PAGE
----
Newspaper Page Text
l li so. 123.
ROCK ISLAND, THURSDAY, MARCH 17, 1892.
Single Copies 5 Cent
Per Week IBM Cent
It would do you good to see the nice line of
We have for you this spring. Much nicer
line than has ever been shown here before,
and at prices much LOWER. Of course
we expect to see you, and we feel confi
dent we can suit and fit you.
SAX & RICE.
are Sole Agents
at THE LONDON.
SAYEKS AND BRYAN
Texas and Nebraska Heard in
the House Debate.
SOME STATISTICS ON EXPENDITURES
lii Tumi Makes Comparisons of Ap
propriations by Several Congresses, and
Criticises Foster's Financial Opera
tions Bryan . Sticks to the Iteal Sub
ject and Dlscnsse the Wool Inty A
Hint to the Slow Iti-itiah Premier to
Harry np Abont That Modus.
Washington, March 17. Yesterday in
the house was Democratic day so far as
speeches in the debate were concerned,
Savers of Texas and Bryan of Nebraska
doing the talking. Sayers opened the bat
tle with a statement relative to govern
ment expenditures, for the years ended
Jane 30, 1S3, to 1831, inclusive (except
'85, '86 and ')). minus the sinking fund
and the cost of the purchase of bonds cs
ppt for premium.' He said:
"The y.r 1H83 and 18S4 were during
Arthur's aiimiuistrati'in, the years 1W and
13K8 during Cleveland's- administration, and
the years ls-xt and lil during the present ad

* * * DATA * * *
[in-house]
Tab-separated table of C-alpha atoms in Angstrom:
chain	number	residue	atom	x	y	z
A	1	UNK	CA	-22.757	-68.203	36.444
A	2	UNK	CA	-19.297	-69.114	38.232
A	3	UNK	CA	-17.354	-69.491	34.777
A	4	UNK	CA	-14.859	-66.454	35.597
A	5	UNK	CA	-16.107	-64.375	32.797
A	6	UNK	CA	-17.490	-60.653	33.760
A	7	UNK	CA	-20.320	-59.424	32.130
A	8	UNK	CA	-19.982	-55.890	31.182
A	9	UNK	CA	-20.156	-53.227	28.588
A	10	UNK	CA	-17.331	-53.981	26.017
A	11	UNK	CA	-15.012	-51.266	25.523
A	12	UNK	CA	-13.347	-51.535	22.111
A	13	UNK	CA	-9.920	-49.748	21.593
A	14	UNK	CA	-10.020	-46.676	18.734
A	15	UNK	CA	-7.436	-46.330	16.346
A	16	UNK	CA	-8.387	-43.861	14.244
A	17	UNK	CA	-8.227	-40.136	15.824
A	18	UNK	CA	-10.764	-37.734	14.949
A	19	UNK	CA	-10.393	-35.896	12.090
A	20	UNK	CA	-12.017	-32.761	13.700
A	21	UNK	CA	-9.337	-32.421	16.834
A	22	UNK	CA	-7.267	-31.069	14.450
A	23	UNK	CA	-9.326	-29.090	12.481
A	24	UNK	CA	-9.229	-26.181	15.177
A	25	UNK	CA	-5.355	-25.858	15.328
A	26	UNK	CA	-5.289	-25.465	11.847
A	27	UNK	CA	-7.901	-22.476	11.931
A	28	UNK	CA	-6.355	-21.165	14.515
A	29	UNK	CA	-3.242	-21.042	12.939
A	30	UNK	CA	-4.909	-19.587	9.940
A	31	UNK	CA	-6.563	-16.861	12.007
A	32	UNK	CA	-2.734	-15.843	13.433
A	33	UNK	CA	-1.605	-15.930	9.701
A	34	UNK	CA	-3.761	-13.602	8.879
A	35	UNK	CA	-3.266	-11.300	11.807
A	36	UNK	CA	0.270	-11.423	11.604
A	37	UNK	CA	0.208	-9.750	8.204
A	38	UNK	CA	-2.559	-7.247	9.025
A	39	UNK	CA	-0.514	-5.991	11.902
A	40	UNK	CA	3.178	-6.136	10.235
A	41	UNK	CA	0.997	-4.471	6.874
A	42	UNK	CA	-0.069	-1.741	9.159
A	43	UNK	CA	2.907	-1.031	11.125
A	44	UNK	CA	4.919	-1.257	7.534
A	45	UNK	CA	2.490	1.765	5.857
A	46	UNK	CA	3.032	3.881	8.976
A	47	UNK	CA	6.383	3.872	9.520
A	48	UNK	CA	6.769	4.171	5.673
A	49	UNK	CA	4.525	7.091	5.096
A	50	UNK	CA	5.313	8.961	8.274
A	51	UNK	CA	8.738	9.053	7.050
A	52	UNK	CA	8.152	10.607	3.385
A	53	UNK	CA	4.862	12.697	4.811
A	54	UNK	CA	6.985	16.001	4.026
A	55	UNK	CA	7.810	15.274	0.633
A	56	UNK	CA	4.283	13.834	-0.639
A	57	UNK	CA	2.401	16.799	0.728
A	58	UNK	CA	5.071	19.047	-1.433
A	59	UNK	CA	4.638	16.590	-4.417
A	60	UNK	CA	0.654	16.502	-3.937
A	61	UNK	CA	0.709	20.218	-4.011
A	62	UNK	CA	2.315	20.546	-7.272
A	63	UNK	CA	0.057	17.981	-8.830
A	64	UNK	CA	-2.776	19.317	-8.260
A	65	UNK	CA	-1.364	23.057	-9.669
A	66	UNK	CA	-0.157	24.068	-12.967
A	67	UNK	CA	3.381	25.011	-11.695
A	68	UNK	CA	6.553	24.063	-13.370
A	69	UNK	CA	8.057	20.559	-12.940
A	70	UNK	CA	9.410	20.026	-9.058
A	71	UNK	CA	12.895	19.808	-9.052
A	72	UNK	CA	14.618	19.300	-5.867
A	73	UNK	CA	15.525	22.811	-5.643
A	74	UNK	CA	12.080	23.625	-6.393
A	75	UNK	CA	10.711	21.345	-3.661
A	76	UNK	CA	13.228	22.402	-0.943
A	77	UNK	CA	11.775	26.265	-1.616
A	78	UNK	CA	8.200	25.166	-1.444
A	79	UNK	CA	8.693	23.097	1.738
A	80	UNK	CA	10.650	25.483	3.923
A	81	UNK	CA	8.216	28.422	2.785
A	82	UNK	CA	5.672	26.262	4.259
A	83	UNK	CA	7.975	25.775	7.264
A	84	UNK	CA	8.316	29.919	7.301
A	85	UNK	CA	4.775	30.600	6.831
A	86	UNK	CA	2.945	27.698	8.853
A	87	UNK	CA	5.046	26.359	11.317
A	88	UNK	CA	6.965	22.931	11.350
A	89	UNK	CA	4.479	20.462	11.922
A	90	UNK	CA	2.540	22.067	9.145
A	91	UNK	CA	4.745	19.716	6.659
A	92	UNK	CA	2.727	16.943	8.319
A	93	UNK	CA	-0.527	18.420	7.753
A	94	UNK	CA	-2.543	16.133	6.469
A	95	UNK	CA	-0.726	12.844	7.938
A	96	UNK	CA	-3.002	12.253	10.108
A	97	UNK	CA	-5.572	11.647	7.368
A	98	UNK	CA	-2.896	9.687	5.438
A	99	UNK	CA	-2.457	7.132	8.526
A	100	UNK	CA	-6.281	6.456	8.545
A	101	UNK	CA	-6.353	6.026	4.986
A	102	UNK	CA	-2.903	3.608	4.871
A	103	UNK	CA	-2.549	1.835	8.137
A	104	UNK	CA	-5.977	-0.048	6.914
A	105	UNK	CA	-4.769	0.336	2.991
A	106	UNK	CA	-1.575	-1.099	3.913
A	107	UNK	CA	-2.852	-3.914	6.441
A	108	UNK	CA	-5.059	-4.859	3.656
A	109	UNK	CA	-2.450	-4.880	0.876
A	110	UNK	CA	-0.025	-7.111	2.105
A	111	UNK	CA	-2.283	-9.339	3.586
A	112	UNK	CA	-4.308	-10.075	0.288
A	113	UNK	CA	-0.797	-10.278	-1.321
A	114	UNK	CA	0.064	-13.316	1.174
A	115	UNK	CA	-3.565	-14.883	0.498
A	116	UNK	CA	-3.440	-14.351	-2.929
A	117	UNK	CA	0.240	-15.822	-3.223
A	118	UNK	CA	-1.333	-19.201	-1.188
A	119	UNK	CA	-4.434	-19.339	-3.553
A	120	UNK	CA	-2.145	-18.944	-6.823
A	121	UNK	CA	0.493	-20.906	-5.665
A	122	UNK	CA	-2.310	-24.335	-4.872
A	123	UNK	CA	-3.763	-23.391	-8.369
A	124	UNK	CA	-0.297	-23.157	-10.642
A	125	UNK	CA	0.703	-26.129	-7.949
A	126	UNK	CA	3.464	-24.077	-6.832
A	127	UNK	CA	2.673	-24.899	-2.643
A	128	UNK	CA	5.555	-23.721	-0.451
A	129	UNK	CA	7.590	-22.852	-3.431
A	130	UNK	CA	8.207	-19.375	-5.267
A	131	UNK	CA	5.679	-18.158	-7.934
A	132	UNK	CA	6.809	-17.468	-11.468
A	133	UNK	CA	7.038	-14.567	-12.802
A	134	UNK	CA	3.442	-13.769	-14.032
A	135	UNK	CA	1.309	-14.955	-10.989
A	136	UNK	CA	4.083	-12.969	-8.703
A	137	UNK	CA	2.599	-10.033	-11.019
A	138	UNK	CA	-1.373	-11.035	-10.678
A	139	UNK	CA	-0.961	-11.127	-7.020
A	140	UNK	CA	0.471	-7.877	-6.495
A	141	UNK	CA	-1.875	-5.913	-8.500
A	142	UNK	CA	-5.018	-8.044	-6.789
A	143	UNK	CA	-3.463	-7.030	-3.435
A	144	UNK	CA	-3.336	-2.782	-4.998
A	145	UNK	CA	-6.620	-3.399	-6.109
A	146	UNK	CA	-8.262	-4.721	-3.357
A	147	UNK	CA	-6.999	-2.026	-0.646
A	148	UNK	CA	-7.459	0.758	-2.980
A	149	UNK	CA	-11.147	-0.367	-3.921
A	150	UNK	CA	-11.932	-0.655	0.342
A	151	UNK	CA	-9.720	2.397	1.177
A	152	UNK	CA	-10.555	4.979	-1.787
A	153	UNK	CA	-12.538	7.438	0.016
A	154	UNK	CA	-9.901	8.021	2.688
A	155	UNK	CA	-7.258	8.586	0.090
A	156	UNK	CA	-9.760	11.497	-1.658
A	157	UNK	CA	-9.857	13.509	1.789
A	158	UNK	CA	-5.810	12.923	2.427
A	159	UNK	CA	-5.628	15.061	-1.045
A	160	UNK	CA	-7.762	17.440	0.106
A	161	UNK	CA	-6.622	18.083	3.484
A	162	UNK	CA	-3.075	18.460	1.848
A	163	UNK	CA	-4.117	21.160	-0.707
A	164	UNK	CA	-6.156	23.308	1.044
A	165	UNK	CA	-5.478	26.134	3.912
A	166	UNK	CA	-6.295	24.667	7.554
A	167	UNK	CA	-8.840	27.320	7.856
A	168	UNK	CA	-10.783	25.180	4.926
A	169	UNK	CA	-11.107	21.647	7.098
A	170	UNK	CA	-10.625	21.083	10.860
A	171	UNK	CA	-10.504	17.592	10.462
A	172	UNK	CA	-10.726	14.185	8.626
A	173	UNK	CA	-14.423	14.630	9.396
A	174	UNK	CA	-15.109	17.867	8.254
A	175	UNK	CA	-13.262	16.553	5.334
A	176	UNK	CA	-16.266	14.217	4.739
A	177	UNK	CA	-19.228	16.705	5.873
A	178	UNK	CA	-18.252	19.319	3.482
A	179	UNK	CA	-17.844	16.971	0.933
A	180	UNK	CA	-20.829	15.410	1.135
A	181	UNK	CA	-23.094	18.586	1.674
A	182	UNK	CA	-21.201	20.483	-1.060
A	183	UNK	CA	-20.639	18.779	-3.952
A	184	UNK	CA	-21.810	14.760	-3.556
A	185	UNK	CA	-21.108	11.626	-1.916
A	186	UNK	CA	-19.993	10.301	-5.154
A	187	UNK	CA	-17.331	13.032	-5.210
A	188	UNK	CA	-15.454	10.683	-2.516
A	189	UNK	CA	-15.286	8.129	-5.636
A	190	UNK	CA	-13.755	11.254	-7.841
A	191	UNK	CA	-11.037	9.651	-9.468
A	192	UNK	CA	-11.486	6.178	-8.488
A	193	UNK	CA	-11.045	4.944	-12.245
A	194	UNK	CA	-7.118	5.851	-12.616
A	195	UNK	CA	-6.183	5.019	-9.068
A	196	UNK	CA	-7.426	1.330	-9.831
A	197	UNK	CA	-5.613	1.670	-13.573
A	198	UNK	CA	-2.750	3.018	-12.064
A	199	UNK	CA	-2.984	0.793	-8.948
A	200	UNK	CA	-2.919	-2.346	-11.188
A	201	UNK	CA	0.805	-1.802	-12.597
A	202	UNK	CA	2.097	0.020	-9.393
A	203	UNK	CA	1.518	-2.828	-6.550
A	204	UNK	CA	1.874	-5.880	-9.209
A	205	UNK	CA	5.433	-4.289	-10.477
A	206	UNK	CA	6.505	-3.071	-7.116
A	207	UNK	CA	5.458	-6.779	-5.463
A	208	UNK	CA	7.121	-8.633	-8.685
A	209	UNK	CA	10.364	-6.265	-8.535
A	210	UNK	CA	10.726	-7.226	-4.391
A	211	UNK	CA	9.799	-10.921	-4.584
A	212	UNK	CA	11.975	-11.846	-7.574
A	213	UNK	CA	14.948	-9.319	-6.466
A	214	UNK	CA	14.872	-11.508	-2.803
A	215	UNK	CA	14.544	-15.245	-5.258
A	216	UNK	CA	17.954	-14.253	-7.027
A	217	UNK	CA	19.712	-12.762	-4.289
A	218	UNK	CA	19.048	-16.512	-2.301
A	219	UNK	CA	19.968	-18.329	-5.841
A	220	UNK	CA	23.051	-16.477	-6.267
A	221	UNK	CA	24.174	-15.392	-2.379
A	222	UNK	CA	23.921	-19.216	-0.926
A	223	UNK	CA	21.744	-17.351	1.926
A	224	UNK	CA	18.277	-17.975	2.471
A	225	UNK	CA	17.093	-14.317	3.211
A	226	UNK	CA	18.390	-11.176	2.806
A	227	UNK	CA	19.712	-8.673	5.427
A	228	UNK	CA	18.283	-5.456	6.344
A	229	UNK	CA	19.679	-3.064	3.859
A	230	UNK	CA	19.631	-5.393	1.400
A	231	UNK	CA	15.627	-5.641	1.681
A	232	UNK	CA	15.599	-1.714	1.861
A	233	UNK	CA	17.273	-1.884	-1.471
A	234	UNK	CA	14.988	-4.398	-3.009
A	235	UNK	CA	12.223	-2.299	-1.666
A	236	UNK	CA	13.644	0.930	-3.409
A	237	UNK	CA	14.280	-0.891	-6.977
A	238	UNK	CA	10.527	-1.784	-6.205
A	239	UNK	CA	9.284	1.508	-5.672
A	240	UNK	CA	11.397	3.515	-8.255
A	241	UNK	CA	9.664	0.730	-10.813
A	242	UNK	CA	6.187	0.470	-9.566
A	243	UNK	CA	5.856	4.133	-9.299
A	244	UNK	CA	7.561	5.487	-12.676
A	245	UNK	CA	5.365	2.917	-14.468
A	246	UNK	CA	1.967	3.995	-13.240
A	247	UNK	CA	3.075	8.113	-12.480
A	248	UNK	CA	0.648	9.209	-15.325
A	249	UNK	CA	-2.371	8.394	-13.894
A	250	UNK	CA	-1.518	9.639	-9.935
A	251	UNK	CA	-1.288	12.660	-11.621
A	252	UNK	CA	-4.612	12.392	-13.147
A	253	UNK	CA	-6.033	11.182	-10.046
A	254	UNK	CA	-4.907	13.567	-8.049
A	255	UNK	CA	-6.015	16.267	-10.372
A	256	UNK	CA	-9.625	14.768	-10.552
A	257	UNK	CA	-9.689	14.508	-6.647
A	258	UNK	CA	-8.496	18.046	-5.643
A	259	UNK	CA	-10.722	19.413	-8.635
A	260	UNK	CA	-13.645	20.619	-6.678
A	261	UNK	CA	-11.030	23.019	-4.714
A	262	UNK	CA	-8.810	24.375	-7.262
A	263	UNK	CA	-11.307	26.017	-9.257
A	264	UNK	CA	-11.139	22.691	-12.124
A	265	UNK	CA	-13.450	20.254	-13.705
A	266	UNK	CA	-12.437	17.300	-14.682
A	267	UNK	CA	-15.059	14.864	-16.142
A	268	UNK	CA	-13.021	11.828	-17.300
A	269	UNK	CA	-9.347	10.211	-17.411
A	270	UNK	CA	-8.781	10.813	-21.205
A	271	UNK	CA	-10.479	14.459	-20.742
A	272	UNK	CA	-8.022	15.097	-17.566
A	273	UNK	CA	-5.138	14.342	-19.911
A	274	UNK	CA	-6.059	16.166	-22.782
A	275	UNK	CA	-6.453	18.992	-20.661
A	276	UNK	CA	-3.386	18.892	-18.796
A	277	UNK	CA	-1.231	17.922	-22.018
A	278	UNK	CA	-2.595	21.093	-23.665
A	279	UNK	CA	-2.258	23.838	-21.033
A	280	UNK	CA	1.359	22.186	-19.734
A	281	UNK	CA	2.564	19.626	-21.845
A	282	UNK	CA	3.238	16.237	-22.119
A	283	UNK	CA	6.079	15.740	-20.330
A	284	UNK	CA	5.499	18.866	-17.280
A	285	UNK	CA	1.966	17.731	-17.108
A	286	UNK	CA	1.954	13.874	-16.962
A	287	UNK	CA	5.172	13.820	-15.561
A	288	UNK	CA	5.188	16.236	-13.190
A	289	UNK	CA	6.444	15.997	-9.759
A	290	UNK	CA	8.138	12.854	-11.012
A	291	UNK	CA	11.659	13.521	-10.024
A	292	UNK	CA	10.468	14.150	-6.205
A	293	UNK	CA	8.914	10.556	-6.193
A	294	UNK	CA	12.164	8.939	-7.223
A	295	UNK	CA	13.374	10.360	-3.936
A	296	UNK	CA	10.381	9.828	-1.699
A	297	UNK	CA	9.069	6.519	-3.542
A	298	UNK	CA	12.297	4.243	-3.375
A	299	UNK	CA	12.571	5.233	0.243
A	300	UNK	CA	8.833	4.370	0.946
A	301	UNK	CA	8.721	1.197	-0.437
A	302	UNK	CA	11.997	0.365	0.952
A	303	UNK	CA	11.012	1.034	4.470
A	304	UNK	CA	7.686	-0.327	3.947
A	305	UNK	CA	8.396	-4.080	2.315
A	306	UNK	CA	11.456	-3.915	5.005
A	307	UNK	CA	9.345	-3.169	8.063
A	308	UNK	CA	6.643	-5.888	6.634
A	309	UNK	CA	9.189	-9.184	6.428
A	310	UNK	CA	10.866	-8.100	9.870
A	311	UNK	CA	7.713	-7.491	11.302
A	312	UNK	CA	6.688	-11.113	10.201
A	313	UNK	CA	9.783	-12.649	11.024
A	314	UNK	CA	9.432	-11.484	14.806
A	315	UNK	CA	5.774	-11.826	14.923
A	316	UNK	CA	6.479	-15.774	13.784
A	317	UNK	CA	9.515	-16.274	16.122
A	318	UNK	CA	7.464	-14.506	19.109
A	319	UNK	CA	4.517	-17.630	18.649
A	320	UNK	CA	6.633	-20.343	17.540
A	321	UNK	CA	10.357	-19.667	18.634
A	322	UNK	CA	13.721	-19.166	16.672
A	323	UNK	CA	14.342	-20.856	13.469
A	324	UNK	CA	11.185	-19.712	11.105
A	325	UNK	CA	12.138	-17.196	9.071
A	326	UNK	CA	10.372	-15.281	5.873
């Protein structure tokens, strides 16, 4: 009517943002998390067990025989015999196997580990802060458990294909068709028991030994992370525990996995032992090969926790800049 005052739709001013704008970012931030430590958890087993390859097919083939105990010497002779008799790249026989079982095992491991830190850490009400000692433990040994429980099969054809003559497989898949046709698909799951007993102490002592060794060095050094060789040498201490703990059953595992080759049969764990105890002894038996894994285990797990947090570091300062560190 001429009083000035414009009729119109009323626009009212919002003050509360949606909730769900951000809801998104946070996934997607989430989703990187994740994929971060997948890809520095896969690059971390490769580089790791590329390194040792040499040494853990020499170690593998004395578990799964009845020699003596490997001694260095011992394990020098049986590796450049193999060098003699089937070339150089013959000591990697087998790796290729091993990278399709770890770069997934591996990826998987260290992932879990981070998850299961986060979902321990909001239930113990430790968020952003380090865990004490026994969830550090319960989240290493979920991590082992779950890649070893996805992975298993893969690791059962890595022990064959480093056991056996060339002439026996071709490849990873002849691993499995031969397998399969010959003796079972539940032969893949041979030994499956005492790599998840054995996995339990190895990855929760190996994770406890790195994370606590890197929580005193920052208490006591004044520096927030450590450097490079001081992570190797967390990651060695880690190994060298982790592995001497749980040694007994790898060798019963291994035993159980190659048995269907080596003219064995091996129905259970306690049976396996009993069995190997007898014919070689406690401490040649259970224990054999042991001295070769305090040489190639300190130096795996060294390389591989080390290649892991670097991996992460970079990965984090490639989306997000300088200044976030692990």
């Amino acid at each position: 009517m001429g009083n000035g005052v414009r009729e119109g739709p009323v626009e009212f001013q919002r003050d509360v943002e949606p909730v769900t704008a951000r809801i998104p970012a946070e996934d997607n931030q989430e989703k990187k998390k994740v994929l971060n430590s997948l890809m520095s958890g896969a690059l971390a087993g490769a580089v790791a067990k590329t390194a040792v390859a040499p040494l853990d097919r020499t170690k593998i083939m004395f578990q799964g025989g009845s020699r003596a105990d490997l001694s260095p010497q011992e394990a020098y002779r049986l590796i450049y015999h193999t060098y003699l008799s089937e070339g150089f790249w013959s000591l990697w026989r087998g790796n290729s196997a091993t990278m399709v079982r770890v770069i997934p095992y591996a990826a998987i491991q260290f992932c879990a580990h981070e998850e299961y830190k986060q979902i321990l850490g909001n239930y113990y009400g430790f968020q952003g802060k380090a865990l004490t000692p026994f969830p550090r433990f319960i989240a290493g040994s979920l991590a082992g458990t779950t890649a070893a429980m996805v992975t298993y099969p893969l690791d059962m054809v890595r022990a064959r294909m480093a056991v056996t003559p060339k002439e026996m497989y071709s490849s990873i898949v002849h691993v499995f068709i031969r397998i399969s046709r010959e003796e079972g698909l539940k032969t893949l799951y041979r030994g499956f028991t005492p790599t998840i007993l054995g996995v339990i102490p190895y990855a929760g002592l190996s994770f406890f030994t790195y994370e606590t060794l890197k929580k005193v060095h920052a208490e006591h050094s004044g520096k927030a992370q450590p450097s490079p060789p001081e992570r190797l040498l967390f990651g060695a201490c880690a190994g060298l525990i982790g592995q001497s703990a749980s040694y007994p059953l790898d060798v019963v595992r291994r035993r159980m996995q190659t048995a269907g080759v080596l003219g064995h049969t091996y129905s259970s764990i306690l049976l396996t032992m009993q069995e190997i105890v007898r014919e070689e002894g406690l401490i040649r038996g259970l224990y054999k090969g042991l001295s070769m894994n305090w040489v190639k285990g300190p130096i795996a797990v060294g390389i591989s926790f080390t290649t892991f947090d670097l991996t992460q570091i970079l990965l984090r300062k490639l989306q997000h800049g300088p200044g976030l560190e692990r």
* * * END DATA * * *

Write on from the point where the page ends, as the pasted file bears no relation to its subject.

ministration. The years 1HS5 and 18sdonot
appear, becanseeach of them constitutes a
part of two administrations; nor does the year
1S86 appear, for the reason that there were less
expenditures in that year than during either
of the years 1X87 and 1WW. Expenditures for
18, f IHl,!llf..K!0: NRt, $SM,t!jSaH: 1KH7, $316,7C9.
7K9; 1HKS, ?:a)..1i9.n77; 1S!), $:78,!I2.',: 1891, $431.
705,601. Kxcrss of 18S7 and 1888 (two years of
Cleveland's administration) over 1883 and 1884,
two years of Arthur'sadmiuistration) ,03),
733; excess of lKUJand Wl (two years of the pres
ent administration)ovtr 1887 and I8SS, $173.
S53,7Si. Some Kapidly Increasing; Expenses.
Pension expenditures during 188.1 and 1884
were S12t.44l.8iil; during Wi and lfW, $155.
317,610; and (luring 1S.KI and 1801, $2n.3A2,8K.
lostnl expenditures f.urins 1HS3 and 1884 were
$It2,i5.a-i: 1.MS7 and issx, Sll".13'.244: and 1W
and 1W1. SI42,7W,st7. Deducting from the total
expenditures as given for the years named the
expenditures for navy increase, direct tax, cen
sus. Pacific railway bonds and sinking fund,
all expenses traceable to the war of the rebell
ion and all other unusual and extraordinary
expenditures, the balance? are as follows: lss:i.
$131,681,385; 1KSJ. $124,501,277; 1-W7. 121.r.74.."..'7;
18SS. $HS.7it?,3T8; IHW, Sl.U,6il,sil; a:id 11,
Figures Out the Excesses.
From this it will be seen that tho expendi
tures of lssiand ISSt exceeded those of 1SS7
and 1S.S8 by $15,775,, and the expenditures
for ISO and isiil exceeded those of 1887 ail
1R8S by $40,8!KU44. The speaker referred to
the purchase of bonds, advance of interest and
other financial acts during ISM as bad policy,
resulting in the government being compelled
to apnea! to the holders of these bonds to con
tinue them to the extent of $25,361,5011: If this
had been done by a British ministry it would
have been hurled from power in disgrace with
in a month after the fact bad become known.
BRYAN TAKES UP THE CUDGELS.
He Firings the Debate Back to it Orlgi-
Bryanf Nebraska fhetf fcpbk? and to
the first time since the beginning of the
debate the speaker confined himself to the
subject of the debate free wool. lie said